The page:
Incorrect inhaler use – which errors are critical?

Published online: March 9, 2017

Control of asthma symptoms depends not only on the efficacy of the treatment taken, but on the effective delivery of that treatment to the target area of the lungs. To achieve this, patients must carry out the recommended technique when using their inhaler device. Previous research has shown a high prevalence of incorrect use among patients with asthma, as well as an association between poor inhaler technique and poor patient outcomes. If inhaler technique is to be improved with targeted and enhanced inhaler training, information is needed on the specific errors that are frequent and detrimental to the patient.

The CRITIKAL study (CRITical Inhaler mistaKes and Asthma controL), recently published in The Journal of Allergy and Clinical Immunology: In Practice, aimed to identify critical errors of inhaler use. Price and colleagues utilized data from the iHARP database (initiative Helping Asthma in Real-life Patients). This database was derived from an asthma review service carried out in primary care practices in the UK, Australia and six other European countries. It contains symptom data of participating patients who were receiving a fixed-dose combination treatment with inhaled corticosteroids and long-acting beta agonist (ICS/LABA). It also contains details of errors made while patients demonstrated inhaler technique: these errors were recorded by purposefully-trained healthcare professionals. The study analyzed the effect of individual errors on asthma symptom control and exacerbation rate, and considered dry-powder inhalers (DPIs) and metered-dose inhalers (MDIs) separately.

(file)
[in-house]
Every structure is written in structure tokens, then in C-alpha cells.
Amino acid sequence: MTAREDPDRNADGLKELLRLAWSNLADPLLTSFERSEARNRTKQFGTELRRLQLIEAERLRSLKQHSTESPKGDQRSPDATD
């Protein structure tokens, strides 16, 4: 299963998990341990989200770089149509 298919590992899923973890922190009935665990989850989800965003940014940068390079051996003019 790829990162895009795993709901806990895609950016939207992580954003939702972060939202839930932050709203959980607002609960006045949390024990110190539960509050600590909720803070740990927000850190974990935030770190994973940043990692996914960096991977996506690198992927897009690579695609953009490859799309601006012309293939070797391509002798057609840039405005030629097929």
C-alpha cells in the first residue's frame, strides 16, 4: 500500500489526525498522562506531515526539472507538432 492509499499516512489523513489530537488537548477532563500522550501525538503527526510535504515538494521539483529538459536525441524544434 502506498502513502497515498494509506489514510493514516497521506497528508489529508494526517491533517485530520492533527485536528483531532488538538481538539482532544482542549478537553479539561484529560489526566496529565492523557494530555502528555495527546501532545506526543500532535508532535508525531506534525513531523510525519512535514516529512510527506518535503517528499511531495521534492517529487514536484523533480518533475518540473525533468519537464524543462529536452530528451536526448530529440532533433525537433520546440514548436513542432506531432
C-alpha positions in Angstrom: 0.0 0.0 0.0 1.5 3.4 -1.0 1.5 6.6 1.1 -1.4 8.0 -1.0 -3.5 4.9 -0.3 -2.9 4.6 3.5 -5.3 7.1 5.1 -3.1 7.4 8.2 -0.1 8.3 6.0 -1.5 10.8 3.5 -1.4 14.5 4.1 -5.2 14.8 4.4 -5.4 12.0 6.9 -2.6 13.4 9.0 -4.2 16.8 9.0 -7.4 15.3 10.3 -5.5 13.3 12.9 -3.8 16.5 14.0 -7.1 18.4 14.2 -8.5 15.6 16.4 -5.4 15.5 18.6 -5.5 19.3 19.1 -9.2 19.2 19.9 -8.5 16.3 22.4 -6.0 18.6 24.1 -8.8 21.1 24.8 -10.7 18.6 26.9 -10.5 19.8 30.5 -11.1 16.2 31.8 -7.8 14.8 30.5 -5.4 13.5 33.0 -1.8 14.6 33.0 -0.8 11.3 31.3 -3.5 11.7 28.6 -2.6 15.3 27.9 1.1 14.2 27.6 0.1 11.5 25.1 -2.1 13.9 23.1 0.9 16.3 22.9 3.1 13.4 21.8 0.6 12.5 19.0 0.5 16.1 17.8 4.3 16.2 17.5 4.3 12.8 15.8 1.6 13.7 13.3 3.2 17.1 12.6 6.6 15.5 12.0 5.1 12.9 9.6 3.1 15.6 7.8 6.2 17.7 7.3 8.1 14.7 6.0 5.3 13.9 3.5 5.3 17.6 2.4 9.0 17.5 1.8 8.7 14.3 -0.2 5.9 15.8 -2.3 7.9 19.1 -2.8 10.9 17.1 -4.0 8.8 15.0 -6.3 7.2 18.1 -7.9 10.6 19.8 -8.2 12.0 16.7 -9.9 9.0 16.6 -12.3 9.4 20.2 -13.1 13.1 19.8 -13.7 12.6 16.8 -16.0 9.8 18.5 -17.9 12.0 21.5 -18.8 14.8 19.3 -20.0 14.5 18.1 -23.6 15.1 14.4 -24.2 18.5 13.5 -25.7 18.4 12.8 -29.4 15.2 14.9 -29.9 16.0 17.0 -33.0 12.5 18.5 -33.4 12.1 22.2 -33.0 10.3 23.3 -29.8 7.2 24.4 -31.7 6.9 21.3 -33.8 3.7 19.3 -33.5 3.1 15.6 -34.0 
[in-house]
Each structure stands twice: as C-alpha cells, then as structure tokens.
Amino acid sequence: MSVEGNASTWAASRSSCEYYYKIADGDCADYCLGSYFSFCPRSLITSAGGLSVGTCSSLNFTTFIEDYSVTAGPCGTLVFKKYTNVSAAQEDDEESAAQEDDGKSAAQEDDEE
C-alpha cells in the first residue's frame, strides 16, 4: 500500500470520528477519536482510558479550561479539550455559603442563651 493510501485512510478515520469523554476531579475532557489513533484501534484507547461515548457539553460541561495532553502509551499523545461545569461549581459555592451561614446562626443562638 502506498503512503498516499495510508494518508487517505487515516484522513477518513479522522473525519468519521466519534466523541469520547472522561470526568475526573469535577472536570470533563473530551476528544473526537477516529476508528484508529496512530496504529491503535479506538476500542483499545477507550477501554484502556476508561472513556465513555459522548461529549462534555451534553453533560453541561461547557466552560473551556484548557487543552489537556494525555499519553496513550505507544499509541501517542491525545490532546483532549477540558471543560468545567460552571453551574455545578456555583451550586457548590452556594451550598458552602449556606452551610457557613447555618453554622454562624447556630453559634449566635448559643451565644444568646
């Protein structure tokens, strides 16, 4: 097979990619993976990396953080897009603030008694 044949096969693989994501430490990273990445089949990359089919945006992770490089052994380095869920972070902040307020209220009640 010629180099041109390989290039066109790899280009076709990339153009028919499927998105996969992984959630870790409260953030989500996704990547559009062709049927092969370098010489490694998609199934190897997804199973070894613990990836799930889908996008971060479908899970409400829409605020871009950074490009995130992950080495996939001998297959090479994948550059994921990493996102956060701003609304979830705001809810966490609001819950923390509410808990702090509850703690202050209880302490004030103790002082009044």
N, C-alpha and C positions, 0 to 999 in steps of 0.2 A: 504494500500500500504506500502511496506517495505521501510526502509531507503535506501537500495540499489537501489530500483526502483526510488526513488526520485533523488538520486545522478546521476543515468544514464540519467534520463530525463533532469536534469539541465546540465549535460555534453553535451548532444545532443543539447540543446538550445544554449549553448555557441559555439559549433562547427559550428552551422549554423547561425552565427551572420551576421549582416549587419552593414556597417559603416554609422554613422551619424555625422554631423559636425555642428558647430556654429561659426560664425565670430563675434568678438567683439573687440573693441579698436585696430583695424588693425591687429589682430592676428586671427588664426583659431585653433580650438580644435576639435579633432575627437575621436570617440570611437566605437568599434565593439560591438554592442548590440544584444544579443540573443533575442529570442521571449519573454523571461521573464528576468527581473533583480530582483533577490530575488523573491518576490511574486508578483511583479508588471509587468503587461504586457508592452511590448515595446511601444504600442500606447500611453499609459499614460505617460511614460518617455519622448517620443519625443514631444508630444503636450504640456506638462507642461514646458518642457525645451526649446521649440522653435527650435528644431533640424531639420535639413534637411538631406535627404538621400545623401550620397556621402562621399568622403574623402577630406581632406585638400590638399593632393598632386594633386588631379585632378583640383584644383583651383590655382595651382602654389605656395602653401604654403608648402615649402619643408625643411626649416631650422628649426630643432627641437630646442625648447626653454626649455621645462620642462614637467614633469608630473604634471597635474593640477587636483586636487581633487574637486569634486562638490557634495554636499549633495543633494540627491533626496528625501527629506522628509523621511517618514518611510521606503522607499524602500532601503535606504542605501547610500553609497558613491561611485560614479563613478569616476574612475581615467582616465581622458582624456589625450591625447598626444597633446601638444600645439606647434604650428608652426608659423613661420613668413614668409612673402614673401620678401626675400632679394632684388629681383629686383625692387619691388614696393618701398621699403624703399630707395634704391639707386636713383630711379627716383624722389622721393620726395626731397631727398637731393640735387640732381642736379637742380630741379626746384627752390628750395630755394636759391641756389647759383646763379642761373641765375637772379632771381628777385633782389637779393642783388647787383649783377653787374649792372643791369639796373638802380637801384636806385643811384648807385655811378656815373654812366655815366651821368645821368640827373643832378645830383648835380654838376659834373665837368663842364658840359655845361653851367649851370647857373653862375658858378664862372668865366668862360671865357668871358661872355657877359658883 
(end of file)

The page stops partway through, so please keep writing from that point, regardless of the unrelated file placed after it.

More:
The results identified a number of critical errors, which were specific to inhaler device type. For DPIs, the inhalation was not fast or forceful enough in approximately one third of patients. This led to a greater likelihood of uncontrolled symptoms, and a higher rate of exacerbations, in patients using Turbohaler - Symbicort™ (n=2,074) and patients using Diskus - Seretide™ (n=826). Other critical DPI errors included: shaking or tipping the device in a way that compromised the dose, and not sealing lips around the mouthpiece to ensure dose is not lost. For MDIs, 25% of patients actuated the device before they inhaled, rather than at the same time. This was associated with uncontrolled symptoms in patients using MDI - Seretide™ (n=760). Other critical MDI errors were related to the preparation and inhalation of the second dose.

The CRITIKAL study is the first to identify individual inhaler errors that have the biggest impact on patients with asthma. Its findings could have direct implications on the type of inhaler training provided in the management of asthma, and should reinforce the importance of such training.

The Journal of Allergy and Clinical Immunology: In Practice is an official journal of the AAAAI, focusing on practical information for the practicing clinician.

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